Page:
New Tube map design launched to celebrate engineering achievement

The new Engineering Icons Tube map

A new Tube map design has been launched to honour the contributions of engineers in London, the UK and worldwide.

Transport for London, the Royal Academy of Engineering and the London Transport Museum have collaborated to create a reimagined version of London’s iconic Tube map – which has been released on National Engineering Day.

The new Engineering Icons Tube map sees 274 Tube and Elizabeth line stations named after leading engineers.

The engineering-themed version of the London Underground map, which is celebrating its 90th anniversary, can be viewed at the London Transport Museum and online at the TfL website

The launch marks National Engineering Day, celebrated on November 1, which is a day dedicated to recognising the achievements and contributions of engineers.

The day aims to make engineering more visible and celebrate how engineers improve everyday lives. 

The map was created to encourage and inspire more people to consider engineering as a career.

For National Engineering Day 2023, the Royal Academy of Engineering is running an #EverydayEngineering competition, inviting the public to release their inner engineer by submitting ideas and creations that aim to make daily life more sustainable, and then voting for their favourite shortlisted entry.  

Leading engineers from different fields including transport, defence, entertainment, computing and health have been selected for Tube and Elizabeth line stations on the map, including: 

  • Oxford Circus station has been renamed as Harry Beck, who was an electrical draughtsman and created the iconic London Underground Tube map 90 years ago in 1933.
  • Shepherd’s Bush has been renamed as Professor Dame Ann Dowling, who was the first female President of the Royal Academy of Engineering and worked on pioneering noise-reduction research on Concorde.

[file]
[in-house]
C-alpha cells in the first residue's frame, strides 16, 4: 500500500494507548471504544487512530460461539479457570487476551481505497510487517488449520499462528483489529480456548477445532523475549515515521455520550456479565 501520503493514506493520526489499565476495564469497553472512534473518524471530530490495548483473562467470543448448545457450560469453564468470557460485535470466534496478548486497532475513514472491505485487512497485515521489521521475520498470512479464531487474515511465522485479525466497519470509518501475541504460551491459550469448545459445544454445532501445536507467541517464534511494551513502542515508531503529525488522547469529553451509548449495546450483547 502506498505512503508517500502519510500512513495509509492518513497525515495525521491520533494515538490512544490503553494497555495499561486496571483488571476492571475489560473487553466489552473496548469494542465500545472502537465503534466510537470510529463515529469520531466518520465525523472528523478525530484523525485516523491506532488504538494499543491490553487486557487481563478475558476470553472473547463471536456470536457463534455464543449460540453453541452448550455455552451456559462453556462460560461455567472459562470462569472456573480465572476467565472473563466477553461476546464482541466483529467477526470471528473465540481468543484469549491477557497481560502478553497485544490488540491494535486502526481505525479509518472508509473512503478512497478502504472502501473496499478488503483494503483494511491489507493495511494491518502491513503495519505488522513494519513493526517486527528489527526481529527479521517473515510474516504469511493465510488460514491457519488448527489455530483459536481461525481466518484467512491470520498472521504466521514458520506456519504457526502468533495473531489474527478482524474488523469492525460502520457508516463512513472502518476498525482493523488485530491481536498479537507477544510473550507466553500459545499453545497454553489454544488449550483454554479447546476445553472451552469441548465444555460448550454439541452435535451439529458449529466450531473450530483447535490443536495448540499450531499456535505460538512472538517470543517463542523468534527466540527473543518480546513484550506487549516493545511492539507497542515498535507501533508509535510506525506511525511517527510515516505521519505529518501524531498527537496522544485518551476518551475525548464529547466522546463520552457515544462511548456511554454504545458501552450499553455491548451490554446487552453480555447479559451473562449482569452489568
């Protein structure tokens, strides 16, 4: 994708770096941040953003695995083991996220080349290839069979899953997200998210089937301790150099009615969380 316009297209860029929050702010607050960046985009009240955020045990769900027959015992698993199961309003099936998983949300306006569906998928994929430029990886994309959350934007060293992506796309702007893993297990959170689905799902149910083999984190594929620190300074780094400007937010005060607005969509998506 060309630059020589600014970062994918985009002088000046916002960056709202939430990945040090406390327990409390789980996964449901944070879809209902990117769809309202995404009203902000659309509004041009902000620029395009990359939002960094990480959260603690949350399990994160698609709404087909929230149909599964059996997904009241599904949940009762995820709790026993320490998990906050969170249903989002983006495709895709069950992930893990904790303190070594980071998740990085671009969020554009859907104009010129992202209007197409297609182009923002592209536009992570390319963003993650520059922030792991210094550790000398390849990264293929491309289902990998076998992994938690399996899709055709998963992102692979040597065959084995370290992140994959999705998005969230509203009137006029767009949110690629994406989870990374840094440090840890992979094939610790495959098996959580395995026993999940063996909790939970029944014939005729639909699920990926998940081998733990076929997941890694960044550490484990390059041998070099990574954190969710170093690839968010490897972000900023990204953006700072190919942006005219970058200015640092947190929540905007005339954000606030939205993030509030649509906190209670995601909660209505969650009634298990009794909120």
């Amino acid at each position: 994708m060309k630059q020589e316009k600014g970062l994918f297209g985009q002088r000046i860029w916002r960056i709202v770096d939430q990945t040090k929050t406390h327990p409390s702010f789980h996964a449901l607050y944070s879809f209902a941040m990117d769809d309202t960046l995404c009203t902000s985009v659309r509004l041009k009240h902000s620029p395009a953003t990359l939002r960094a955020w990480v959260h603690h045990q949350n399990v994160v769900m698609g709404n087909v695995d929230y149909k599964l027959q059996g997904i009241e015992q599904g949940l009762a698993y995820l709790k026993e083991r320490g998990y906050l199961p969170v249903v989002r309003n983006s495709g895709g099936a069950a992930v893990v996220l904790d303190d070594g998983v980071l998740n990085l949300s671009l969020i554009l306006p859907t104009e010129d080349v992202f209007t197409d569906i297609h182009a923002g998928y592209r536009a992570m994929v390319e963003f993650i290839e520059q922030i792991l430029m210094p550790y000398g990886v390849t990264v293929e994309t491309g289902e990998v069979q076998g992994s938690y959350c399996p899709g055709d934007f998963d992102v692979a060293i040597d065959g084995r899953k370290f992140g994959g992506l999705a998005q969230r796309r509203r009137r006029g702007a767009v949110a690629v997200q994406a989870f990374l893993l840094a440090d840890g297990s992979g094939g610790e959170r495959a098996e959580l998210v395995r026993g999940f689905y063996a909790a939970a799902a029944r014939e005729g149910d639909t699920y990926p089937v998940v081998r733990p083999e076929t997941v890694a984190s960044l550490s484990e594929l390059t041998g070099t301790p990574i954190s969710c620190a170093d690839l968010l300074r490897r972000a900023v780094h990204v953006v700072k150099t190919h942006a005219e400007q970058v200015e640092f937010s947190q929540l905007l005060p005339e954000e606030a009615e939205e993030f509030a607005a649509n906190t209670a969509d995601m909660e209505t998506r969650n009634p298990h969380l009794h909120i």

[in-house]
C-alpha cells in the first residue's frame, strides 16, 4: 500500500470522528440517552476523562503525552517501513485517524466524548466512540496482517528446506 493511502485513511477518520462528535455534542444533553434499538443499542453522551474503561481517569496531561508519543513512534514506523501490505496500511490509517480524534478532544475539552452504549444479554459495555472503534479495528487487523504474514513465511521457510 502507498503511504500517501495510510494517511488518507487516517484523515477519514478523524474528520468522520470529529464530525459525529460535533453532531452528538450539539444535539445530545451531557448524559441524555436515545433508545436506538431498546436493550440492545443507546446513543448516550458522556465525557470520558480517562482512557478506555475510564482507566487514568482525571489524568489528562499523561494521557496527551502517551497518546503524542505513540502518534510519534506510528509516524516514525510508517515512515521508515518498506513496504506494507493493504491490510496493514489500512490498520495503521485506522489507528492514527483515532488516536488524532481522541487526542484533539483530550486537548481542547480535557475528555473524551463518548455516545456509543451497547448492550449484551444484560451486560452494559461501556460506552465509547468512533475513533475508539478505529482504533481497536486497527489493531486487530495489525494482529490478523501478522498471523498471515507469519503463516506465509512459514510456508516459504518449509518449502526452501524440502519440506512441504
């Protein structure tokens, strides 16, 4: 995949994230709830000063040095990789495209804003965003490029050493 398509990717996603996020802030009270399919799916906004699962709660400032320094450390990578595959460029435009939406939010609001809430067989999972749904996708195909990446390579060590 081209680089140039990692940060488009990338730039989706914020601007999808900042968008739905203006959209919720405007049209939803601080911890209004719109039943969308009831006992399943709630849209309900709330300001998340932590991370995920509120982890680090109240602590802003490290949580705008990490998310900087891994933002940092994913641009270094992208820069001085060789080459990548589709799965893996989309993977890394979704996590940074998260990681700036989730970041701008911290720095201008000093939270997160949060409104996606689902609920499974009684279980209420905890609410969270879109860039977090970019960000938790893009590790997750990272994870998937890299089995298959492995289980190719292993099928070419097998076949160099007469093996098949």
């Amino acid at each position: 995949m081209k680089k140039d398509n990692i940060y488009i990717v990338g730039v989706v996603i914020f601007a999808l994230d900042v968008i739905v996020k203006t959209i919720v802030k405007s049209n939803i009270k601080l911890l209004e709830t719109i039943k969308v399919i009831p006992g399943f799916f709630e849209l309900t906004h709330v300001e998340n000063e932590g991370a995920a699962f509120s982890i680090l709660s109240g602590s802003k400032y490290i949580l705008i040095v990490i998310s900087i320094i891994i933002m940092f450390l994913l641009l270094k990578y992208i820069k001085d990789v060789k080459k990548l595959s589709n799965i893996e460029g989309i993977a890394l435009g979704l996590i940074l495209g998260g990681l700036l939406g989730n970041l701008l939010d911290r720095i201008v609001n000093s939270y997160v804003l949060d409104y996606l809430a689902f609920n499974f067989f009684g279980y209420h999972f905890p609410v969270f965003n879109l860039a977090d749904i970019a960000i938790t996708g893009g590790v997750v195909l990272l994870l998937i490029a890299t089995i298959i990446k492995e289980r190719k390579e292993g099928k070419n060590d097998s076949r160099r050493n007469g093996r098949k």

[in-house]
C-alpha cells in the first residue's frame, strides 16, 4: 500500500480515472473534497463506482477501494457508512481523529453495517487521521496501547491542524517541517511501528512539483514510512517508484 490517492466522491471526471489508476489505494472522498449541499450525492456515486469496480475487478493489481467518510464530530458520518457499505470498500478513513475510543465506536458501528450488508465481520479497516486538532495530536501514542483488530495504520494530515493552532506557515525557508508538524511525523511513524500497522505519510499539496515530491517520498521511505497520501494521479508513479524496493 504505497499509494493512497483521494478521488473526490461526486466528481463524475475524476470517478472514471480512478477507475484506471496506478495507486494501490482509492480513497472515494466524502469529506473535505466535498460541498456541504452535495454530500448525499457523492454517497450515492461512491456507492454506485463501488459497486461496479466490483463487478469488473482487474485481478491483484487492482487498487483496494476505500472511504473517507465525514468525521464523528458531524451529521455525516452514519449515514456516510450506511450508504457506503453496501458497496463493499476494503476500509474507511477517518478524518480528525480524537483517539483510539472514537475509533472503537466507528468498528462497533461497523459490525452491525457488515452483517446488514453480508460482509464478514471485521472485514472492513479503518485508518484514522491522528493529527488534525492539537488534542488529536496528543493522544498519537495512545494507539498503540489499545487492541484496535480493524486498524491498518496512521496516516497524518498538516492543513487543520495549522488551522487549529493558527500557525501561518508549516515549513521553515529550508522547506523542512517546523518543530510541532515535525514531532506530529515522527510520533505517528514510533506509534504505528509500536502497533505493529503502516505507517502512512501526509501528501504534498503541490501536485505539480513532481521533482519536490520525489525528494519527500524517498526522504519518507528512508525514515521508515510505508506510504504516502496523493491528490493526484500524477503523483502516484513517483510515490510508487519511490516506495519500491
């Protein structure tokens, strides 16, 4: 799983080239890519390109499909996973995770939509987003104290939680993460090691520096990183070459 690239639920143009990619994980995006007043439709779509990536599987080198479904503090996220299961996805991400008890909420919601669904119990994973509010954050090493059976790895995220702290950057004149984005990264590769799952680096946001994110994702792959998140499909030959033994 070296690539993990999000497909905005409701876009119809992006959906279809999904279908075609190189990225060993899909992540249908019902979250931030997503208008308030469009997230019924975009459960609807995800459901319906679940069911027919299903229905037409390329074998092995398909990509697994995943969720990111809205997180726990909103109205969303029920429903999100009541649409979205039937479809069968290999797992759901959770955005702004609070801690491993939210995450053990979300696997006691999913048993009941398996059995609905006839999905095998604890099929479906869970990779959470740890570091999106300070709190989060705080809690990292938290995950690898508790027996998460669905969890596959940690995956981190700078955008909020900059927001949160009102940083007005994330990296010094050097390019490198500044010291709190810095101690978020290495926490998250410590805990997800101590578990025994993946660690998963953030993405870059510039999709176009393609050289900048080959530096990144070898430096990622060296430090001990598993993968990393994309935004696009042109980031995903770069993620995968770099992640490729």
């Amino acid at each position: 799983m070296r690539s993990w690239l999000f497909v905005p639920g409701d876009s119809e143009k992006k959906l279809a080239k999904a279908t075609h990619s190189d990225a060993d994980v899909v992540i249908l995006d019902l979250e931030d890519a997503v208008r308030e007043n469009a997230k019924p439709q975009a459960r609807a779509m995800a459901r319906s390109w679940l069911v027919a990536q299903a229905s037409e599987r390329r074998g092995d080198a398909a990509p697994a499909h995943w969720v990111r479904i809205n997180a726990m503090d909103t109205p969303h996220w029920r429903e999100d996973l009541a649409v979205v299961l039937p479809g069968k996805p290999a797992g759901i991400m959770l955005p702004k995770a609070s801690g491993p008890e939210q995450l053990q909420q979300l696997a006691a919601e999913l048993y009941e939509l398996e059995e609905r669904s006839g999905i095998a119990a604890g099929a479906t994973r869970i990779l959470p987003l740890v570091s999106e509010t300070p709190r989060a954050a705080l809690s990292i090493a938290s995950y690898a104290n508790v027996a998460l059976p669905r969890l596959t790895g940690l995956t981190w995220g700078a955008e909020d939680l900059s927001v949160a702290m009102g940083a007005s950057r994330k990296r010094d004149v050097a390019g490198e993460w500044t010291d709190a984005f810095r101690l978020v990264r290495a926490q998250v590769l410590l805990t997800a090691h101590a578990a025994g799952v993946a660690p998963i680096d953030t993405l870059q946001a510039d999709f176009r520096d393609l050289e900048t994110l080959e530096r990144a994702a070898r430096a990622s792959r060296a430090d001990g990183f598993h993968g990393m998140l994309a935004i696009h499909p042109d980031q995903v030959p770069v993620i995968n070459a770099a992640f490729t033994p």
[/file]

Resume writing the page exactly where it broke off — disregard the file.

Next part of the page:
• Uxbridge has been renamed as Dr Gladys West, who was the first woman to receive the Royal Academy of Engineering’s highest individual award, the Prince Philip Medal, for work that paved the way to Global Positioning System.
  • Ealing Common station has been renamed after Isambard Kingdom Brunel, who is the most celebrated civil engineer of the nineteenth century and was responsible for designing and constructing the Thames Tunnel in London, as well as many other transport projects.
  • Warren Street has been renamed as Ada Lovelace who is considered the world’s first computer programmer.

The map has also been created to celebrate the many different ways that engineering shapes lives and to help encourage more people to consider engineering as a career. 

The engineering profession in the UK is experiencing a concerning skills and diversity shortfall. Research shows that almost half (47%) of UK pupils aged between 11 and 19 have not even considered engineering as a potential career.

According to the latest available data, only 16.5% of the UK engineering workforce is made up of women, and black and minority ethnic groups represent around 11.4%.

Hayaatun Sillem, CEO of the Royal Academy of Engineering, said: “So much of London and the daily lives of Londoners has been designed, created and improved by engineers, and today it remains a hub of engineering innovation, from next generation transport to the development of AI tools to improve cancer diagnosis.

“So I’m delighted that, to mark National Engineering Day, TfL has worked with the academy to create this map that recognises the achievements of both established and up and coming engineers who have shaped our lives. 

“The work of engineers often goes unrecognised, which means many of us have a limited idea of what engineering really is. 

“Today is a day to change that and uncover the stories of ingenuity, teamwork and persistence that have made their mark on the city around us.”

Click here to view the new Engineering Icons Tube map.

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